This is all assuming you have hull insurance and not just liability. 🤣

Perhaps the insurers have concluded, like many of us, that requiring locks might just result in more damage they have to pay for.

I don’t think consumer auto or home policies have exclusions for unlocked cars or unlocked homes, either.

But I’m no expert and I’m certainly ready to sit corrected on all of this.
 
I am trying to understand this setup. If we are flying inside cloud and we want to turn off the strobe to avoid the flashes.. would that be possible? or would it shut off the engine?
 

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I fly with doors off and even when I fly with doors, they don't have locks. I installed one of these battery cutoffs behind the rear seats where the batteries are. When I go to other airports I'll remove and take the red key with me. What are the odds that the person who suddenly sees my plane sitting there in the middle of all the other planes that day has one of these keys in his pocket and knows he needs one?

I'm more worried about having my headsets and avionics stolen than the entire plane.
 

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I am trying to understand this setup. If we are flying inside cloud and we want to turn off the strobe to avoid the flashes.. would that be possible? or would it shut off the engine?
In the scenario, ONLY the starter circuit is involved. Yes, you need strobes to engage the starter, but ignition is not compromised.
 
Similar to Vic.
I have a push-button start switch on my RV-7 Tipup. I installed a switch on the Sub-Panel labeled EFIS Power. In the ON position it opens the starter solenoid circuit. I also have a small hole drilled through the canopy outside handle that I can put a small "Master" lock on. It would be easy to cut it to gain cockpit access, but I don't normally use it.
 
I use a hidden master switch, works great because unless you know where it is, you will not start my plane. Happened several years ago at a fly in guy decided he wanted to fly my plane. I gave him 5 minutes to get it started, he tried every switch button, and a few choice words but never got my plane started. Was I worried? nope it's extremely hard to find. I climbed in after he got out and was walking away started my plane and taxied away. Would I do that again? no way! And to set the record straight, he was a seasoned RV driver. Bottom line is whatever works best for you, use it. If someone really wants to steal your plane they will, and no amount of prevention is going to stop them.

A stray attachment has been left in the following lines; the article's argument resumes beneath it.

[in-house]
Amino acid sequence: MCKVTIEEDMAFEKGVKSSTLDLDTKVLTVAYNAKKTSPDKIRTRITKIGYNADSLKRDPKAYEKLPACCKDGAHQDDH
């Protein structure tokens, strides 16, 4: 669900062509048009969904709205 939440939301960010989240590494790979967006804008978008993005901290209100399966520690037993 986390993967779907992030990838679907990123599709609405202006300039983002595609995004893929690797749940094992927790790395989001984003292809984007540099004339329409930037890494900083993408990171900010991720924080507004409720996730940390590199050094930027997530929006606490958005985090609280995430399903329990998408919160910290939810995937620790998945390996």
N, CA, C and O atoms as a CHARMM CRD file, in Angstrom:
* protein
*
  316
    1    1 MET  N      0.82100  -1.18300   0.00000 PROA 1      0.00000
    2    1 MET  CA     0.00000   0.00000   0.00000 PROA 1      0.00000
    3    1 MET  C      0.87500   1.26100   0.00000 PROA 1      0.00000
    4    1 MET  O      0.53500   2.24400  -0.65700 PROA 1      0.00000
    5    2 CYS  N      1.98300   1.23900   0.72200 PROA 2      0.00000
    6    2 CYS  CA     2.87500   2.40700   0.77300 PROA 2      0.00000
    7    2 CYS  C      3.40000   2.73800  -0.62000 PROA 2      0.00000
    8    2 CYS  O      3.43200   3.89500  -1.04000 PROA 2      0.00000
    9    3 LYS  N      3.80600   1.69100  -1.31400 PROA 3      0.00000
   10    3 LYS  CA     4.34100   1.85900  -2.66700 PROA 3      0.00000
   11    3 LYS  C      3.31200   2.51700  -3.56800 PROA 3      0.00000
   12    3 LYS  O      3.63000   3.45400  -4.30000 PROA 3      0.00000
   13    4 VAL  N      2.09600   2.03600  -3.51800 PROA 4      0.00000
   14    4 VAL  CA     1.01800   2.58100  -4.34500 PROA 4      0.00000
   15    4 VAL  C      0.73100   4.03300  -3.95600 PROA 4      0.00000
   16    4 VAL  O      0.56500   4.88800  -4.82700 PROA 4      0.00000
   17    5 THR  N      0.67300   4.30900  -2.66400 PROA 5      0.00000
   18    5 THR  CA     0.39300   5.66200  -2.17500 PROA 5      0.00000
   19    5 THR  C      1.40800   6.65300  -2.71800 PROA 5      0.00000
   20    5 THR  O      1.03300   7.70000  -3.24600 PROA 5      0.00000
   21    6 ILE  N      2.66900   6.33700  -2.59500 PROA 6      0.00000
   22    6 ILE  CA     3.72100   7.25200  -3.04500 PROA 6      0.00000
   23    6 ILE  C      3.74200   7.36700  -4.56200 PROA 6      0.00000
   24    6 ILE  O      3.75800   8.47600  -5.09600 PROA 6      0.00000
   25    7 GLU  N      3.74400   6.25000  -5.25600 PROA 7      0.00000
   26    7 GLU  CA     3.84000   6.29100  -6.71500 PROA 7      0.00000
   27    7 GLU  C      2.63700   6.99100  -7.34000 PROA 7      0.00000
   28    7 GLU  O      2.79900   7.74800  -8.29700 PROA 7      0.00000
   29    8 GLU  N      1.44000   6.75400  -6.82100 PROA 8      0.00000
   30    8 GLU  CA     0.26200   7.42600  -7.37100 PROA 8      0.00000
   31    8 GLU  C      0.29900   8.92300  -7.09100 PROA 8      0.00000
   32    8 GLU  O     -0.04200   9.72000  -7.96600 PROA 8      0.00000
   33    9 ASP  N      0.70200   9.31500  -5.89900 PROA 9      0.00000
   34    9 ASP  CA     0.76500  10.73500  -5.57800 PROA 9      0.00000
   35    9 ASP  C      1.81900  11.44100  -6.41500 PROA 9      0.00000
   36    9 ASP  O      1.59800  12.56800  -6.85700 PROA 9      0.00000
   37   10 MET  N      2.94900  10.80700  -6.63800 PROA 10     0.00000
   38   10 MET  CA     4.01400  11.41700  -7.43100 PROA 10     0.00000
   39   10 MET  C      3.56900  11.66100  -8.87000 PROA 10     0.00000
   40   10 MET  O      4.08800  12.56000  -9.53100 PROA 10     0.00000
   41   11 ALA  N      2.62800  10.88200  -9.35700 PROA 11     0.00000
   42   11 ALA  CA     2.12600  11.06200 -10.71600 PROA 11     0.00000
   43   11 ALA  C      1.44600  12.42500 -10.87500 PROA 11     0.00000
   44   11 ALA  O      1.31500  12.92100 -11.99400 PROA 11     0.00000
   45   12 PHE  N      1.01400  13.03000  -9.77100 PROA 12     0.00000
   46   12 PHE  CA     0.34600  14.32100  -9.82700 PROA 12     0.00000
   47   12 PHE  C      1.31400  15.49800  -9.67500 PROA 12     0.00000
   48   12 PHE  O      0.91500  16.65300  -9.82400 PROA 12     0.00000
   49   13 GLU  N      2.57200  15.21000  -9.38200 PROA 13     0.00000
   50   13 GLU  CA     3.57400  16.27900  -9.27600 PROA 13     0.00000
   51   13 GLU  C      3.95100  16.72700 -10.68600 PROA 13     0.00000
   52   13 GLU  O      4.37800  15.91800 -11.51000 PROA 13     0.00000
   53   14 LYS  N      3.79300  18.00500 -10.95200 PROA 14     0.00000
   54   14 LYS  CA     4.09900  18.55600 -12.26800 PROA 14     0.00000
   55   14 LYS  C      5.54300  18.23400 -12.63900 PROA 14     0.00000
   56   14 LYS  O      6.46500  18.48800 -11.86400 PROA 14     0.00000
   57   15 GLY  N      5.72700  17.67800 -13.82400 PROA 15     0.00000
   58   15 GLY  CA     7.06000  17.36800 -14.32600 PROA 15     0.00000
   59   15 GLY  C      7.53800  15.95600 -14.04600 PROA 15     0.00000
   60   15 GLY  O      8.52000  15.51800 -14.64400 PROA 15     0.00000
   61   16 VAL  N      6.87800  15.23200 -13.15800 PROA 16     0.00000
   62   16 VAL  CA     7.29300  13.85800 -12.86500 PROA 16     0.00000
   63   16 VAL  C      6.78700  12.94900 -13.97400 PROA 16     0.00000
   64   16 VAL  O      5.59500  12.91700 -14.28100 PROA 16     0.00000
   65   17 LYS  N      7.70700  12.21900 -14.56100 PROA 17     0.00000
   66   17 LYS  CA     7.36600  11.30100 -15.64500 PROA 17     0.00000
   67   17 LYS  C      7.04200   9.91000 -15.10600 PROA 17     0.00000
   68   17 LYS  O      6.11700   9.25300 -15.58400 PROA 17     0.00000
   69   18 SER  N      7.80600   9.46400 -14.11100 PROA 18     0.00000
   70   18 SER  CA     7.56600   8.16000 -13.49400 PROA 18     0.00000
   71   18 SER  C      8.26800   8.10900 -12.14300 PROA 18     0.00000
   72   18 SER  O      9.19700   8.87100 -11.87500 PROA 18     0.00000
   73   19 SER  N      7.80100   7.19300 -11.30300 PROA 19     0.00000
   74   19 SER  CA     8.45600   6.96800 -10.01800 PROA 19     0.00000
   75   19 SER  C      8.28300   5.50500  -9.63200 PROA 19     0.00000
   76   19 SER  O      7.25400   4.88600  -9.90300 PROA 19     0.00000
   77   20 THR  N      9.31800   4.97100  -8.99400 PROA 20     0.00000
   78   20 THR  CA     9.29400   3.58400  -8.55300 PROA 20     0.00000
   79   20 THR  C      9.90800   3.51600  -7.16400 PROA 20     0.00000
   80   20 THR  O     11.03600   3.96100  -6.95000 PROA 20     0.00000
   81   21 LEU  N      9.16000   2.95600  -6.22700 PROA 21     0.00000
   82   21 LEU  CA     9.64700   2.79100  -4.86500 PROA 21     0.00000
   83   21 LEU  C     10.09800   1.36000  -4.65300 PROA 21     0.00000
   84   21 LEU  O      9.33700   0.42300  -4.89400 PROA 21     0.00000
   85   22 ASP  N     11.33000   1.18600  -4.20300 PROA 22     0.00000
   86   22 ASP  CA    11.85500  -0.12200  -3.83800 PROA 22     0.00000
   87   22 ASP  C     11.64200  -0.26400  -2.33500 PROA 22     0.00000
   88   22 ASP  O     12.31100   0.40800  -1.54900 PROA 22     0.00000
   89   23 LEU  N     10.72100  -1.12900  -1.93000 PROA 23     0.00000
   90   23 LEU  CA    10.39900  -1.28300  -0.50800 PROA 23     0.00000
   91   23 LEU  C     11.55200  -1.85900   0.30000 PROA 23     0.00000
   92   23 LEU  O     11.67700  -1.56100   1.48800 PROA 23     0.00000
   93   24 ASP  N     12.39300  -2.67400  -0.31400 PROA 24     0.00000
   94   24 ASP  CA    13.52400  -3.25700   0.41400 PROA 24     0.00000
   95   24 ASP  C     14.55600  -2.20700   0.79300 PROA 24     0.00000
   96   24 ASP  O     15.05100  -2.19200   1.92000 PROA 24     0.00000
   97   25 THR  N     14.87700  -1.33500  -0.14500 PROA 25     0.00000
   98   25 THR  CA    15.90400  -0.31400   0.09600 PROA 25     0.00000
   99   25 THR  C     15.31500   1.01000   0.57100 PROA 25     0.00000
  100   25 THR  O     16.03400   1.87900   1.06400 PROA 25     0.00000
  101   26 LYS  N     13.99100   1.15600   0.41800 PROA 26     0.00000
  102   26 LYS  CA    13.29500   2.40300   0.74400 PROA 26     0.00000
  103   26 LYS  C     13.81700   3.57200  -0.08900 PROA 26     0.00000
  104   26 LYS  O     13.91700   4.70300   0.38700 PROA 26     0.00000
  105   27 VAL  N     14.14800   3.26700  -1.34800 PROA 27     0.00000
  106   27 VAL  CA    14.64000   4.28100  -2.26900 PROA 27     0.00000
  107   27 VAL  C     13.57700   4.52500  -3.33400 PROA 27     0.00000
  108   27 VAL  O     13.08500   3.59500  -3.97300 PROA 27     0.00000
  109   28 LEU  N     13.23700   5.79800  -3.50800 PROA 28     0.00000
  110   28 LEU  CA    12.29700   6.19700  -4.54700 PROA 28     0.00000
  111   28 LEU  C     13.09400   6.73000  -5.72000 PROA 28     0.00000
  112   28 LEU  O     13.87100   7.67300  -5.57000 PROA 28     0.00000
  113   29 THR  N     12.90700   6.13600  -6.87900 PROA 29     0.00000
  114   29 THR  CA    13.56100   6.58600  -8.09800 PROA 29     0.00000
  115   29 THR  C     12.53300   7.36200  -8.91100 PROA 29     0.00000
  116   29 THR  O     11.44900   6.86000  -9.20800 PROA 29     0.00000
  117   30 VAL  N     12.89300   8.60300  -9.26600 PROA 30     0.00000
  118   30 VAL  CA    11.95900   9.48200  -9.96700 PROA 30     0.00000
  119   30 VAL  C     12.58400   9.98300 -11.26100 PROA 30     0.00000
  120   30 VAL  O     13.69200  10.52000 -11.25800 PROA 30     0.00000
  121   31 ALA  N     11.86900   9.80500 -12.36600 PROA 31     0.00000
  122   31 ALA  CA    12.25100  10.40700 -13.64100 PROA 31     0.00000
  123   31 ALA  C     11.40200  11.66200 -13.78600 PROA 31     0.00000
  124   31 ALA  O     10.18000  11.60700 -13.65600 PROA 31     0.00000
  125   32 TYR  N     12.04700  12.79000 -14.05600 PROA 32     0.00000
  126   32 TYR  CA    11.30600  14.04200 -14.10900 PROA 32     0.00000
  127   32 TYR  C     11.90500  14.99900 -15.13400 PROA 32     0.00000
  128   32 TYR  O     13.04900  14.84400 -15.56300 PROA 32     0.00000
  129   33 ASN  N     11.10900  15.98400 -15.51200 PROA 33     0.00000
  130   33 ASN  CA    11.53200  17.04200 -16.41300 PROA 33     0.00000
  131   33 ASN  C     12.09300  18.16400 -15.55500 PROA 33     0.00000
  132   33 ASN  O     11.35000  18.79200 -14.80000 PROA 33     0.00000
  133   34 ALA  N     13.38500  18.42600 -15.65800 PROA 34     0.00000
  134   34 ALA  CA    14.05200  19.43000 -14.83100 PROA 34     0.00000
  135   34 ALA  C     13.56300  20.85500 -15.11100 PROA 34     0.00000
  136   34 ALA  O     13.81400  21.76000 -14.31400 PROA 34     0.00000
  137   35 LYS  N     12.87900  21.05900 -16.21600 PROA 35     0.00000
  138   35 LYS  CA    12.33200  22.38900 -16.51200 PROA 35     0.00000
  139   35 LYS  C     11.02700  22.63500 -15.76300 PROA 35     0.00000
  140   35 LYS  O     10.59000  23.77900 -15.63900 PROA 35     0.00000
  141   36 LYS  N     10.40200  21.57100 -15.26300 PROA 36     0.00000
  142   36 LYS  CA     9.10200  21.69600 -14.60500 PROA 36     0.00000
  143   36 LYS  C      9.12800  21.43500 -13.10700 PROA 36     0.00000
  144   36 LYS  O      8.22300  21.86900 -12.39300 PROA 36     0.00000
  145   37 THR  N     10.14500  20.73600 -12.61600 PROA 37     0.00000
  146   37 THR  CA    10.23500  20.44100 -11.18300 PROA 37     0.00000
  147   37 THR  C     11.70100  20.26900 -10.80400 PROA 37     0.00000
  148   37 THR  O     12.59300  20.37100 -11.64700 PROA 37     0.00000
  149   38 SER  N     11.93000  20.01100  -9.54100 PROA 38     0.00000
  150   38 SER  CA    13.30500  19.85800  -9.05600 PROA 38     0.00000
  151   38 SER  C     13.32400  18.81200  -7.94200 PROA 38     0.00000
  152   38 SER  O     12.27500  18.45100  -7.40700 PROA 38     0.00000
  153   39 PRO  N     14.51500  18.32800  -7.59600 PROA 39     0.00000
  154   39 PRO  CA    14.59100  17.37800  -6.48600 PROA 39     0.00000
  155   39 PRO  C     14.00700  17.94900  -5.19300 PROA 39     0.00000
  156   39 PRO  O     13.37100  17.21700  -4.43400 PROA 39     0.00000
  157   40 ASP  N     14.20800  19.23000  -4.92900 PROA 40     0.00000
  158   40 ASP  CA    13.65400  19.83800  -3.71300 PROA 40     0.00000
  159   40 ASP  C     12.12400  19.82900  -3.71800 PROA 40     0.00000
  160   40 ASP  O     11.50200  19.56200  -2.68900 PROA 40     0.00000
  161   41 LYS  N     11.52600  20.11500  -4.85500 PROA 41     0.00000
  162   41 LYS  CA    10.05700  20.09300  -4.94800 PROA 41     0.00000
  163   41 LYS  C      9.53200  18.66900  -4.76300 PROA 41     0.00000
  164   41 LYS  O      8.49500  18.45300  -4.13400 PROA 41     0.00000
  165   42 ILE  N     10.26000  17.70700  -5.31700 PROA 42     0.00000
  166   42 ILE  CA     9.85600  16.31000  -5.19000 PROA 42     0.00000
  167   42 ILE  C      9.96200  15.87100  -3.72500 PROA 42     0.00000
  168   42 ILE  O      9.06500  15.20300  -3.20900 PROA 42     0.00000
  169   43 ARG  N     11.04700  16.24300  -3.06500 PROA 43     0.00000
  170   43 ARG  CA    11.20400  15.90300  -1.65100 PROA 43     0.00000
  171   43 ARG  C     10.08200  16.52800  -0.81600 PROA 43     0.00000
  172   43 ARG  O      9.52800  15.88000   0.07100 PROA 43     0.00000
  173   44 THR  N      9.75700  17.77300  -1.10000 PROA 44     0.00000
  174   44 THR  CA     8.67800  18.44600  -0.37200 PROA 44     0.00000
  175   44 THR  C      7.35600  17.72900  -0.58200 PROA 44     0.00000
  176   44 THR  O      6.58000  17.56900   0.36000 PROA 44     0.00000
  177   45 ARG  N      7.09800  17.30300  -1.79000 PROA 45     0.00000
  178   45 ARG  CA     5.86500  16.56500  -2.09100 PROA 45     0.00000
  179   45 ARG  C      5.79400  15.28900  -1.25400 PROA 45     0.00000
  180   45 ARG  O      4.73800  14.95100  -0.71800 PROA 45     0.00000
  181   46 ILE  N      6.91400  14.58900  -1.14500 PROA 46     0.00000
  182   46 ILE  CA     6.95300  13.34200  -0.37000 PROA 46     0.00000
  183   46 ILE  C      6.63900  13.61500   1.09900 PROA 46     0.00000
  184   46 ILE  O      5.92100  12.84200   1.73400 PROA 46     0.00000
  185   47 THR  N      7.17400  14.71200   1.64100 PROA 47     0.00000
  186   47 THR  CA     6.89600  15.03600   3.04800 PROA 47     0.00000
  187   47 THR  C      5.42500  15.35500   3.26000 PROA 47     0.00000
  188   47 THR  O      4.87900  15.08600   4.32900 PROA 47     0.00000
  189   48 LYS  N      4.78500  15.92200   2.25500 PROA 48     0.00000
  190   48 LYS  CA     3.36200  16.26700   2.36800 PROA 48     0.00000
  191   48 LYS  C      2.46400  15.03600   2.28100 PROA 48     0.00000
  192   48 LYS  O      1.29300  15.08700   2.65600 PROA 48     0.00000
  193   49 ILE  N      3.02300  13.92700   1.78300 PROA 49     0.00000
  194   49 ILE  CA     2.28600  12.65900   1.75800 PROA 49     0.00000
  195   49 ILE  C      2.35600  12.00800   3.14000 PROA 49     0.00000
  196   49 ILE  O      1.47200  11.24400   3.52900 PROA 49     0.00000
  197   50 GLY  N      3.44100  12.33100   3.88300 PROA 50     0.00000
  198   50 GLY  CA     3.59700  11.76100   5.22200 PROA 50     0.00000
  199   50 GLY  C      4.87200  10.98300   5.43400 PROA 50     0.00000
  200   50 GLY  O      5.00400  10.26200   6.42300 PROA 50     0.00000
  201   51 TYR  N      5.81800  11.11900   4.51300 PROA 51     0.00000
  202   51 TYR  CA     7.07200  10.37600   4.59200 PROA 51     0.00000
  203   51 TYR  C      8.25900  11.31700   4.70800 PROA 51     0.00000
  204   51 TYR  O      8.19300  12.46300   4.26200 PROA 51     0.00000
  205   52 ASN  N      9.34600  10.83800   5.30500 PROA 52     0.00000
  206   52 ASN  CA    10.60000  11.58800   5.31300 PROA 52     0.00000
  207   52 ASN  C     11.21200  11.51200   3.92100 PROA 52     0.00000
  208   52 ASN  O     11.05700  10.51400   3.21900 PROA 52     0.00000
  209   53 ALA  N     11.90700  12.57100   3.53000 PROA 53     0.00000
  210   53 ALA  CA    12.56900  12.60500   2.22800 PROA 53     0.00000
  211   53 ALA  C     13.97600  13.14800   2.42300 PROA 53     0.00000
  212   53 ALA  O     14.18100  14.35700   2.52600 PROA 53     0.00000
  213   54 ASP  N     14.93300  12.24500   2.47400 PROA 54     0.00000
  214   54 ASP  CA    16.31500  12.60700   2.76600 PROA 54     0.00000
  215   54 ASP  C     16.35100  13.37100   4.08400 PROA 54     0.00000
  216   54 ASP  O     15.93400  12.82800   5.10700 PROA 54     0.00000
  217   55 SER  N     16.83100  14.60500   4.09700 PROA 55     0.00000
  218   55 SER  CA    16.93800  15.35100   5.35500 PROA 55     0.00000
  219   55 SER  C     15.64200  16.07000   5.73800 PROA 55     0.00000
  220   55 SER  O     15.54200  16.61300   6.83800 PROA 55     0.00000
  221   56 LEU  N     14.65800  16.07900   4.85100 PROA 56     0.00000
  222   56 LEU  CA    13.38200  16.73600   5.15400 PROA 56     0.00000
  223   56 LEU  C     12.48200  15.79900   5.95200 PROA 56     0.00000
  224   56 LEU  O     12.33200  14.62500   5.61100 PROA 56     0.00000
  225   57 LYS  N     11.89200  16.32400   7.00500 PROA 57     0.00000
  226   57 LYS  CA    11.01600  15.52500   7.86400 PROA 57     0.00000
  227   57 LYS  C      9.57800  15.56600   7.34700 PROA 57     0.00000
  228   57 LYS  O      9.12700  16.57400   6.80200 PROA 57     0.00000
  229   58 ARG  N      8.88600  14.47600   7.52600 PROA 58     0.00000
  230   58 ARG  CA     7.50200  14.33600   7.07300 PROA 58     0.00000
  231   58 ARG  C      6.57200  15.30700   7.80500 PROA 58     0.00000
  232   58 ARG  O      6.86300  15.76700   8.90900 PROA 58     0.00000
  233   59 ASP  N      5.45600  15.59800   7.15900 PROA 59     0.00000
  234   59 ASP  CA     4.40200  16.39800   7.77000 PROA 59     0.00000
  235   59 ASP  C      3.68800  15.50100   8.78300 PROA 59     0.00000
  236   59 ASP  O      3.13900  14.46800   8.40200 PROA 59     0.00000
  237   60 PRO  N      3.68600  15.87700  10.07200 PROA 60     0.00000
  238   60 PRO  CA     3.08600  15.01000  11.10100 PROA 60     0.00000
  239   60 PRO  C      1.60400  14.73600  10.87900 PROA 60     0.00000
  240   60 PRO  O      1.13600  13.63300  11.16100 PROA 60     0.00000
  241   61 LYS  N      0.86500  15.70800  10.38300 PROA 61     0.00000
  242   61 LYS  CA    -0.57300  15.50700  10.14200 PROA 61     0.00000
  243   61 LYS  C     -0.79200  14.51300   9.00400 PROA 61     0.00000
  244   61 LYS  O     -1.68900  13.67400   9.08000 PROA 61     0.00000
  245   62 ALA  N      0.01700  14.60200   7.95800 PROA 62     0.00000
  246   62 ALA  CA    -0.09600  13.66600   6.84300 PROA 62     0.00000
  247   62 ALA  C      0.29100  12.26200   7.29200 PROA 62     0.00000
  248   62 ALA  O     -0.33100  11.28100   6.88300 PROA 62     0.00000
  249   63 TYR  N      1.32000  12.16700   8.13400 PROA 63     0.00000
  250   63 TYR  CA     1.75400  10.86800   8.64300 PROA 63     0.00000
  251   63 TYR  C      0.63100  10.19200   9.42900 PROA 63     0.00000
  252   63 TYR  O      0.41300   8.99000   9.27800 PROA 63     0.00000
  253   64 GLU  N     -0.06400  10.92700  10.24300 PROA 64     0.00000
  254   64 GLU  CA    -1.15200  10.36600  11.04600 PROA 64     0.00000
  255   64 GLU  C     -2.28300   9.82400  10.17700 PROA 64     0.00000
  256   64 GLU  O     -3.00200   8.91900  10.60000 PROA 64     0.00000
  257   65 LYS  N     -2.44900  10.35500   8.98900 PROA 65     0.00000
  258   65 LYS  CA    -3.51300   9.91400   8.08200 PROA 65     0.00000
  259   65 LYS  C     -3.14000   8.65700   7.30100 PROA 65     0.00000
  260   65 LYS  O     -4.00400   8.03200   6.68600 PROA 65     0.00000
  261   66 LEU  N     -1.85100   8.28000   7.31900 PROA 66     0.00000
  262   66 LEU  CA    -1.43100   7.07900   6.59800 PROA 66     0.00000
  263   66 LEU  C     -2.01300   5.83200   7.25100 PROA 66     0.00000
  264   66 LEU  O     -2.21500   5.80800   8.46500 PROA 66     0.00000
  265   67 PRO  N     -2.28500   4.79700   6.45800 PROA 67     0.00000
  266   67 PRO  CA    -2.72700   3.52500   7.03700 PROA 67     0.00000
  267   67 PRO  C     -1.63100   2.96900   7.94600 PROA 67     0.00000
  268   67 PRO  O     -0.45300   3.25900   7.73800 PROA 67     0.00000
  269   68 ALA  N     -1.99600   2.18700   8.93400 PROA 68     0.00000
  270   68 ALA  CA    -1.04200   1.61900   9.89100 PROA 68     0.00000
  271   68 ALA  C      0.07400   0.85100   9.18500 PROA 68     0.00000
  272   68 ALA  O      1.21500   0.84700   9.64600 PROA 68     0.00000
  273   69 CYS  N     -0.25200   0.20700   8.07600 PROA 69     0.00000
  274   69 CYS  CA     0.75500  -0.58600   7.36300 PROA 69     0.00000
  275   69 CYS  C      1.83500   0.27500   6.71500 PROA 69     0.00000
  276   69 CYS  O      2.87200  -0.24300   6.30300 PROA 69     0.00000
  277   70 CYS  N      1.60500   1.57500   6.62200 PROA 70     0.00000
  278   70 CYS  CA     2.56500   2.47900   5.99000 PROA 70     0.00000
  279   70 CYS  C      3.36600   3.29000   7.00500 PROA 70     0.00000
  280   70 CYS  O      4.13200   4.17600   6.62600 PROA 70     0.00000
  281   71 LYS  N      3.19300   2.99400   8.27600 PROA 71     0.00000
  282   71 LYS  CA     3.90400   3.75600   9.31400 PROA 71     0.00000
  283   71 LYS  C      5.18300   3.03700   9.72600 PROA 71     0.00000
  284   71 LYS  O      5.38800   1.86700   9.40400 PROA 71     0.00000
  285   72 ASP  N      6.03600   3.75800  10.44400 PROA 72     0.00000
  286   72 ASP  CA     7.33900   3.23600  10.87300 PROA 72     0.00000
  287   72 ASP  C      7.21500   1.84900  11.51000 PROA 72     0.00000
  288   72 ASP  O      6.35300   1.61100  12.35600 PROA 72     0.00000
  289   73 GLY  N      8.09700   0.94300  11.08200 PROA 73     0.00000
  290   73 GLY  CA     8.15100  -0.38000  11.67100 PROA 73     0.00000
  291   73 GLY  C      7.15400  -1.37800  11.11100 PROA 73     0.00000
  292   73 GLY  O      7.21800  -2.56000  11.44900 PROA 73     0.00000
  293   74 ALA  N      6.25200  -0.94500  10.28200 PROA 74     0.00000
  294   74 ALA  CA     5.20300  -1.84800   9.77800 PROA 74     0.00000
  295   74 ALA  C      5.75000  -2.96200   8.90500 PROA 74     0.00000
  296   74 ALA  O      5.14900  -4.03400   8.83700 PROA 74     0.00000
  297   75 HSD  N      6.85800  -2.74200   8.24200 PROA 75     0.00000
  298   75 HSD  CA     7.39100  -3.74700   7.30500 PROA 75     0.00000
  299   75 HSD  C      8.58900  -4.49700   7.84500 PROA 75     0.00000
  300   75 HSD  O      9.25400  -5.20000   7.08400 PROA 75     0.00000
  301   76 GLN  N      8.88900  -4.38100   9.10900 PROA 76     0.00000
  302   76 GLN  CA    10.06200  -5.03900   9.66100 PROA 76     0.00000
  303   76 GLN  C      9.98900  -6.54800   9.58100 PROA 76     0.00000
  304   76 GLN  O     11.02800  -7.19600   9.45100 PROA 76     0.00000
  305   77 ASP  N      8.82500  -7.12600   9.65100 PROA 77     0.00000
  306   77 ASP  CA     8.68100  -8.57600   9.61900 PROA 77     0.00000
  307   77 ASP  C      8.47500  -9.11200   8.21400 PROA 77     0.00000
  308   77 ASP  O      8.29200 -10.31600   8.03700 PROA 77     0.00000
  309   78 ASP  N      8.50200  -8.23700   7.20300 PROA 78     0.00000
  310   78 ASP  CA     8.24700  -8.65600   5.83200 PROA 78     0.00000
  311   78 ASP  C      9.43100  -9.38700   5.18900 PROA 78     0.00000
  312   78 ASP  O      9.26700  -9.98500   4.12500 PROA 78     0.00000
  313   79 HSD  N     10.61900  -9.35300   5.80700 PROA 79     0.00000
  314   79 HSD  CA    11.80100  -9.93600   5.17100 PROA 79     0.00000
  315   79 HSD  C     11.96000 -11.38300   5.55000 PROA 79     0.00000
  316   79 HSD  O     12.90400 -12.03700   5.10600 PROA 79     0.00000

I wonder if someone can even get database updates for a stolen Garmin GTN 650. The updates seem to be coded to the specific units they have been licensed for. I know that the updates on the data cards for the older Garmin GNC 300XL in my kitfox will work in any GNC 300XL but I don't think that is the case for the newer units. Does anyone have specific info on this?
 
Ask your insurance company.......
If I don't lock my aircraft and my panel is stolen, Will it be covered.
I had the center stack stolen from my cherokee last year while it sat on the tie down at my home airport (along with 3 other victims). Insurance covered the entire replacement and never once asked if the door was locked. Among those who did have locked doors, well they just ended up with missing avionics and a broken airplane.
 
I'm not worried about anyone stealing my plane. And avionics? That's what insurance is for.

What I want to prevent is some moron (and the world is full of them) monkeying with switches and buttons and causing the starter to engage, or (as numerous posts here have mentioned, deciding that their kid should be allowed to play pilot). That's why I have a keyswitch that must be ON for the starter to engage or the mags (precisely, the left mag with the impulse coupler) to be hot (because I've seen people let their kids hang props like they're a chin-up bar). I think "double-secret switches" are gimmicky and unnecessary, but hey...it's your aircraft, if it makes you happy, go for it.

To repeat the question...are there any records of an RV being stolen?
 
Thieves are typically lazy or in an hurry. Airplanes are parked in large groups and rows. I am curious if your canopy is locked, they will just move to the next one where the canopy is left unlocked. The easiest will always be the most likely stolen. Sort of like I don’t need to be the fastest runner to avoid the bear, just faster than those with me. I do have a canopy lock on my slider but only use it at OSH to keep bad mannered looky-Loos from opening my canopy.
Not big concern for me as I am always in a locked hangar at an airport with security cameras. My worry in the hangar is much more the stuff that is not in the airplane like tools and shop equipment. Those items are way more liquid to a thief.